Announcing a crackdown on online abuse, micro-blogging giant Twitter has announced a new filter function that will automatically prevent the users from seeing threatening messages, The Guardian reports. The social media company is also banning indirect threats of violence and introducing temporary suspensions for the accounts that violate its policies.
The new feature, which can't be turned off, will filter all the notifications of Twitter's 288 million users for any abusive content and messages directed at them, marking the company's effort to tackle online abuse.
According to The Guardian, the latest overhaul of Twitter’s safety features comes after a leaked memo from the company’s chief executive, Dick Costolo, laid out in frank language its failures to get on top of harassment on the site. "We suck at dealing with abuse and trolls on the platform, and we’ve sucked at it for years," Costolo wrote.
"I’m frankly ashamed of how poorly we’ve dealt with this issue during my tenure as CEO. It’s absurd. There’s no excuse for it. I take full responsibility for not being more aggressive on this front. It’s nobody else’s fault but mine, and it’s embarrassing."
The filtering function will work on the premise of matching language of tweets to the previously flagged messages, thus preventing the abusive tweet to appear in the directed user's notifications. However, the filtered tweets will still exist on the service, and won't be deleted.
"This feature takes into account a wide range of signals and context that frequently correlates with abuse including the age of the account itself, and the similarity of a Tweet to other content that our safety team has in the past independently determined to be abusive," said Shreyas Doshi, the company’s head of product management, the report says.
In addition to the new filter, the company has also rolled out two further changes to its policies - firstly, the tightening of rules against making threats and secondly, introduction of a new tier of sanction for the users who breach the company's terms of service.
While the "direct, specific threats of violence against others" have always been banned on the service, the policy change will extend the prohibition to "threats of violence against others or promot[ing] violence against others."
Temporary suspension of users
The second policy change is sort of a middle ground for dealing with the violating user's account. Before this, the company had only two ways - ban an account or refrain from taking action - if a user violated the company's terms of service, but with the new move Twitter will temporarily suspend those users who it does not feel justify a full ban from service.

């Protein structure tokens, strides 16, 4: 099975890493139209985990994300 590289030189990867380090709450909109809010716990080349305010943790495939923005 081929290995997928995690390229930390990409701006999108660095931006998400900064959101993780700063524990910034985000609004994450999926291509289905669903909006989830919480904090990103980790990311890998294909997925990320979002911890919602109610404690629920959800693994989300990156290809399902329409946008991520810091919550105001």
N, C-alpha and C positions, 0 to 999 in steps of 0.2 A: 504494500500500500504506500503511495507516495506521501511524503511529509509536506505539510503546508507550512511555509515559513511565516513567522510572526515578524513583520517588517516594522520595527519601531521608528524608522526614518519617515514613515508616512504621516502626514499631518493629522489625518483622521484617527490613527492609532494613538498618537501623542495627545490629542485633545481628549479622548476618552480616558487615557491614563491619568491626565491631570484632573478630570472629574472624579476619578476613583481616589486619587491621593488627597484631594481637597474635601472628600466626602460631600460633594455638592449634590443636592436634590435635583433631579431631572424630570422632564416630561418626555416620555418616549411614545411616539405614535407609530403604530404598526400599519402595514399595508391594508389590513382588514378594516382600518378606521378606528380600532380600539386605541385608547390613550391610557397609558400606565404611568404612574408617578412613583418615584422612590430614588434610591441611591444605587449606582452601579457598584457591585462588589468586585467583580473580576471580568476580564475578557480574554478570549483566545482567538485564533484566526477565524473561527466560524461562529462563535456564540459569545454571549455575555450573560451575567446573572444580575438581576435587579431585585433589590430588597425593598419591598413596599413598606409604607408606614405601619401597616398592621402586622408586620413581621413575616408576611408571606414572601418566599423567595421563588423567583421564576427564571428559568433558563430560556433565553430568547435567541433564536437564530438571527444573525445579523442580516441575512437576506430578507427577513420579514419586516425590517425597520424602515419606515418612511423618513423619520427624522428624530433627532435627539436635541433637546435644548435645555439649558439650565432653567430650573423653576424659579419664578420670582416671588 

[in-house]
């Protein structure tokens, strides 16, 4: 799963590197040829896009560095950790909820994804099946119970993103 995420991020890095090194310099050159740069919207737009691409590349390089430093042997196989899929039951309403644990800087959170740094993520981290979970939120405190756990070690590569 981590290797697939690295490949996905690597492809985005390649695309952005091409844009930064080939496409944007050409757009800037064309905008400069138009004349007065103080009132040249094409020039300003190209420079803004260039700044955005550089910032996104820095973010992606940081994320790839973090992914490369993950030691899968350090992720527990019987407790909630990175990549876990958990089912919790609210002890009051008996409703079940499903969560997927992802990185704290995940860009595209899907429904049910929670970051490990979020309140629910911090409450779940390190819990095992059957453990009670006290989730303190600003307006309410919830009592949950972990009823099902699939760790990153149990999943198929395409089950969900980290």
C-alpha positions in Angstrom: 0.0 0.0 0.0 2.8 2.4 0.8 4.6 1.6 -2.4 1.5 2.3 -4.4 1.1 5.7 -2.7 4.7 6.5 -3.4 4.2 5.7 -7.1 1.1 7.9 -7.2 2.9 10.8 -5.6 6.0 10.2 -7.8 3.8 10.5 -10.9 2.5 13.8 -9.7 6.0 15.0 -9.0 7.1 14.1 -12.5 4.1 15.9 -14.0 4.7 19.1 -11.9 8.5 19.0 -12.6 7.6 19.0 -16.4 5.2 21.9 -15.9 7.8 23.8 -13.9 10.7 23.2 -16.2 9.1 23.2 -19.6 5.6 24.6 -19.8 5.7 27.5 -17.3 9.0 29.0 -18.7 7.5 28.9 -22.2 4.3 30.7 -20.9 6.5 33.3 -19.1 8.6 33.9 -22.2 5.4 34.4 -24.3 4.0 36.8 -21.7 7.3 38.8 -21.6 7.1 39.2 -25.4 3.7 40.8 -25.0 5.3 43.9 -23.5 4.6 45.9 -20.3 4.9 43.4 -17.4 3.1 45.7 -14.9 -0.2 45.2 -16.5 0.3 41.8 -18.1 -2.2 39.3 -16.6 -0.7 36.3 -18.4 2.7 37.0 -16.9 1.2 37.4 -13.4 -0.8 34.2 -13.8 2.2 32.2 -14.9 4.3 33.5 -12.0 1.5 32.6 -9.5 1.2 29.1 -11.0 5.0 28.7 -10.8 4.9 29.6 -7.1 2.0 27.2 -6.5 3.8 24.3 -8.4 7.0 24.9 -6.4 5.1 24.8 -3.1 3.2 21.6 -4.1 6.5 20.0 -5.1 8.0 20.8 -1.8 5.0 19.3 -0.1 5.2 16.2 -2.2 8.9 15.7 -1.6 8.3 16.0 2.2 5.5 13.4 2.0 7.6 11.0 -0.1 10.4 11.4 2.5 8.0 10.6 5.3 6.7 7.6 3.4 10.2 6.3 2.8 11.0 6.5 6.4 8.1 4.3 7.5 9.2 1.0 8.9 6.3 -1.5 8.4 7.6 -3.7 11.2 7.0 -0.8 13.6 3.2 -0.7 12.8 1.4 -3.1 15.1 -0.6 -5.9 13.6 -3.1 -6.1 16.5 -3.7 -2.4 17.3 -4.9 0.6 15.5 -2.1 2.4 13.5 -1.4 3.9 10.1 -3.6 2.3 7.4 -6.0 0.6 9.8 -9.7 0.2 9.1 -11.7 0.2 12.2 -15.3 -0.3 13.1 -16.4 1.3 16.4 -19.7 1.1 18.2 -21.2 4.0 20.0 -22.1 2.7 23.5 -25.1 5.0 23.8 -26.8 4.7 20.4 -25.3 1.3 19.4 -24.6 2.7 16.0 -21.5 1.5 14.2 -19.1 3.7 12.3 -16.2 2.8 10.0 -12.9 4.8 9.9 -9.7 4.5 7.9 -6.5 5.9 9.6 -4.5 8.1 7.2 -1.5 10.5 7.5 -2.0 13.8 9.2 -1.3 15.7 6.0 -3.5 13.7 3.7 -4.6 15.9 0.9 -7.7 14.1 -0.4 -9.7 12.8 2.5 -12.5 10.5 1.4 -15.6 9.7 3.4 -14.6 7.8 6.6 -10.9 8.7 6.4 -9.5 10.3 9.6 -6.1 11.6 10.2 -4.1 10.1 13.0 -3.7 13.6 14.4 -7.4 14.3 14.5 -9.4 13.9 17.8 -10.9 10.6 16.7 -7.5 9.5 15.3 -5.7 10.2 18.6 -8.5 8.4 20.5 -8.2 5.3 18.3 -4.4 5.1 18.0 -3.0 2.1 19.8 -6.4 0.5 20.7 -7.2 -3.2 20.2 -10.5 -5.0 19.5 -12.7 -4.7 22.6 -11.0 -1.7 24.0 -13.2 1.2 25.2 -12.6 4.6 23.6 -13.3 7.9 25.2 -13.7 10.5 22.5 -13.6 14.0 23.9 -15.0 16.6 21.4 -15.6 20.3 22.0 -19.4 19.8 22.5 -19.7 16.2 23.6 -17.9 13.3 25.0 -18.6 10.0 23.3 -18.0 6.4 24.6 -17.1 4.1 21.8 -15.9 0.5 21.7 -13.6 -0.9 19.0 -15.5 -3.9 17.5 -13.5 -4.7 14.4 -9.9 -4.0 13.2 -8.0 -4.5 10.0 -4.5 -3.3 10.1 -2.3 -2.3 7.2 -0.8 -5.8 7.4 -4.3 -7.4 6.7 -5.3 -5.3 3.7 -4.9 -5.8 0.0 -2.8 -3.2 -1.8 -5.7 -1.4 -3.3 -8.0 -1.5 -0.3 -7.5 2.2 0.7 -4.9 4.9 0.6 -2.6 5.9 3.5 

Twitter's rolling out of new safety measures to act tough on the cases of abuse, racist comments, threats of violence and misogynistic remarks might have come as a respite for victims of online abuse but the company is currently in the midst of a raging debate about allowing direct messages from any Twitter user to another, irrespective of following that user or not.
While the option to receive direct messages from non-followers is currently turned off by default, a user has to change his settings manually in order to receive messages from any and everyone.
Direct Message feature expanded
However, many Twitter users have expressed their anguish over the Direct Message feature saying the company has not disclosed any framework for tackling the issues of abuse and online harassment under this feature.
According to New York Times , Twitter says that to protect users from unwanted messages, if a person deletes a message string from someone who is not a mutual connection, that essentially blocks the other party from sending further private messages.
It could have upped security protocol to make sure that users sending DMs have some accountability by requiring a phone number or a minimum time as a registered user on the site. It could have been more transparent about how exactly blocking and reporting within DMs will work, or it could have fixed any of the myriad other problems with the product, a report in The Vox says. "We have lots more in the works to improve Direct Messages on Twitter, so that the private side of Twitter is just as fulfilling as the public side," a Twitter blog reads.